Bill Gross. Source: PIMCO

The high-profile departure of Bill Gross from PIMCO to Janus Capital (NYSE:JNS) got plenty of headlines. Internal political upheaval at the bond-focused money-management firm finally led the billionaire fund manager to jump ship. Gross leaves behind a legacy of strong returns for longtime shareholders in funds like his flagship PIMCO Total Return Fund (NASDAQMUTFUND:PTTRX). But as the end of the year approaches, shareholders could see most unwelcome news from the fund in the form of a substantial distribution of taxable capital gains.

The workings of mutual fund taxation can be outright confusing. But many experts are primarily concerned that a huge exodus of PIMCO Total Return shareholders in the wake of Gross' departure could have forced the fund to make massive sales of its assets -- and managing shareholders' redemption requests in such a way that would minimize the tax impact would have been challenging at best.

Without Gross, PIMCO has been forced to redefine itself. Source: PIMCO.

Why bond funds don't usually face big capital-gains issues
Mutual funds benefit from a special tax structure. Even though they're set up as separate companies, mutual funds don't pay corporate taxes. Instead, they're allowed to pass through any of their taxable income directly to their shareholders, who then include the income on their own tax returns and pay whatever their applicable tax rates are. For shareholders who own fund shares in a tax-deferred account like an IRA or a 401(k) employer plan, fund distributions of income and capital gains don't result in any immediate tax liability.

Mutual fund shareholders benefit from not facing double taxation on fund profits. But they bear the burden of investment decisions that fund managers make, and when a manager sells a position with a substantial gain, then it's the fund's shareholders who have to deal with large tax bills.

Large capital-gains distributions are commonplace for mutual funds that own stocks, because those funds will often hold onto winning positions for years and generate huge profits. When the fund finally sells those shares, the taxable gain can make up a large fraction of the total proceeds from the sale.

By contrast, bonds don't typically have large capital gains. Even when interest rates fall, as they have over the long run, holding bonds to maturity usually results in only minimal changes in their ultimate value. Fund shareholders are used to paying taxes on the income distributions they receive, as interest payments are a natural part of bond ownership. But capital gains aren't typically a major issue.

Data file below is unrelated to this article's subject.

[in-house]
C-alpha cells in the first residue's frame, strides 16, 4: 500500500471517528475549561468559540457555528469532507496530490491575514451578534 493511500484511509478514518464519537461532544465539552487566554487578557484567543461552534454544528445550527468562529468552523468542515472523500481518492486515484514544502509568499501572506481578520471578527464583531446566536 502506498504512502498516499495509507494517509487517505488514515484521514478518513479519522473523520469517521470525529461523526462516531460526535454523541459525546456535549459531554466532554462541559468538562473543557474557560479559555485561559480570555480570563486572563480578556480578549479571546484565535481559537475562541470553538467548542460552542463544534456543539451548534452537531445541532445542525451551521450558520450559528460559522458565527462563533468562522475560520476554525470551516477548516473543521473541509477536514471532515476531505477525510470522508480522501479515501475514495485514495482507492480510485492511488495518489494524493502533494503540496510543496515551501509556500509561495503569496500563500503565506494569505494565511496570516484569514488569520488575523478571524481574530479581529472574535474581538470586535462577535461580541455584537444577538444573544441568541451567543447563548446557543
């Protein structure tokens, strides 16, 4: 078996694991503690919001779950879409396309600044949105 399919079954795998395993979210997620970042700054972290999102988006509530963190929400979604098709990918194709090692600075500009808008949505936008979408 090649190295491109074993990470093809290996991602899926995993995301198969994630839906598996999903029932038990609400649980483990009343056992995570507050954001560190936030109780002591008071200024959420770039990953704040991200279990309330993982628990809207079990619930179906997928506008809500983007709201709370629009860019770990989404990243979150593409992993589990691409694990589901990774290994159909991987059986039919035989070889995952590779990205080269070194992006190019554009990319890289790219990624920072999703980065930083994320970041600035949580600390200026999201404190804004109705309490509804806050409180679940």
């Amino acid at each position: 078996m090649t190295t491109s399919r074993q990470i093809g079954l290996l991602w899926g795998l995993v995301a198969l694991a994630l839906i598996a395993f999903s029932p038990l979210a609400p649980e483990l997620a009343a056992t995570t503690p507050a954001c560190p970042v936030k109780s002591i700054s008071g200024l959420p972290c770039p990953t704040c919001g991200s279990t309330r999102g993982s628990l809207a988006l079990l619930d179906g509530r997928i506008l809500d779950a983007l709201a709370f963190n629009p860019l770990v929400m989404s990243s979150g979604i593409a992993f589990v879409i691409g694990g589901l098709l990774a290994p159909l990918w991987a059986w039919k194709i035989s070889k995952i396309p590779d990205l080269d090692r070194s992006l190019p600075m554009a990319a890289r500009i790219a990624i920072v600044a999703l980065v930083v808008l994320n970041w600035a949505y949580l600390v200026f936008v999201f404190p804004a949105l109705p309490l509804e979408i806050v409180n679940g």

Source: PIMCO.

The PIMCO story
Unfortunately for Total Return Fund shareholders, the story at PIMCO's largest bond fund might well be different this year. A recent Reuters article cited outflows from the fund of $48.4 billion in September alone because of Gross' announcement, and according to research from Morningstar, the need to sell off roughly 20% of the now-$200 billion fund's total assets could generate taxable gains of about 2%. But that assumes the fund is able to use similar measures to those it has used in the past to maintain distributions at manageable levels -- and further redemptions from the fund could make it even harder to control its taxable gains for this year.

Compared to the much larger distributions that many stock funds will likely make in 2014, PIMCO's tax consequences for its fund shareholders look minimal. Nevertheless, planning for that anticipated tax burden now is essential to avoid losing any more money than necessary to the IRS.

A smarter alternative?
Whenever a capital gains distribution is coming, the worst thing for investors to do is to buy shares immediately before it gets paid. If you do, you owe the full taxes on the distribution, even though you didn't actually benefit from the profits that generated the tax liability. Whatever you receive from the distribution will be offset by a reduction in the value of your remaining shares, and even if you reinvest the distributed money, you'll still end up with the same amount invested -- and a bigger tax bill.

Fortunately for PIMCO investors, the PIMCO Total Return ETF (NYSEMKT:BOND) has a similar profile, with holdings that aren't identical but that nevertheless roughly mirror the investment objectives of the mutual fund equivalent. Because ETFs are more tax-efficient, it's unlikely that ETF shareholders will have any considerable capital-gains distributions to deal with, so buying ETF shares now is fine from a tax standpoint.

The end of the year is always challenging for mutual fund investors. But for those still assessing whether to hang on to their PIMCO shares after Bill Gross abandoned the Total Return Fund, the prospect of higher taxes is just one more reason to think about looking for other opportunities.

This article represents the opinion of the writer, who may disagree with the “official” recommendation position of a Motley Fool premium advisory service. We’re motley! Questioning an investing thesis -- even one of our own -- helps us all think critically about investing and make decisions that help us become smarter, happier, and richer.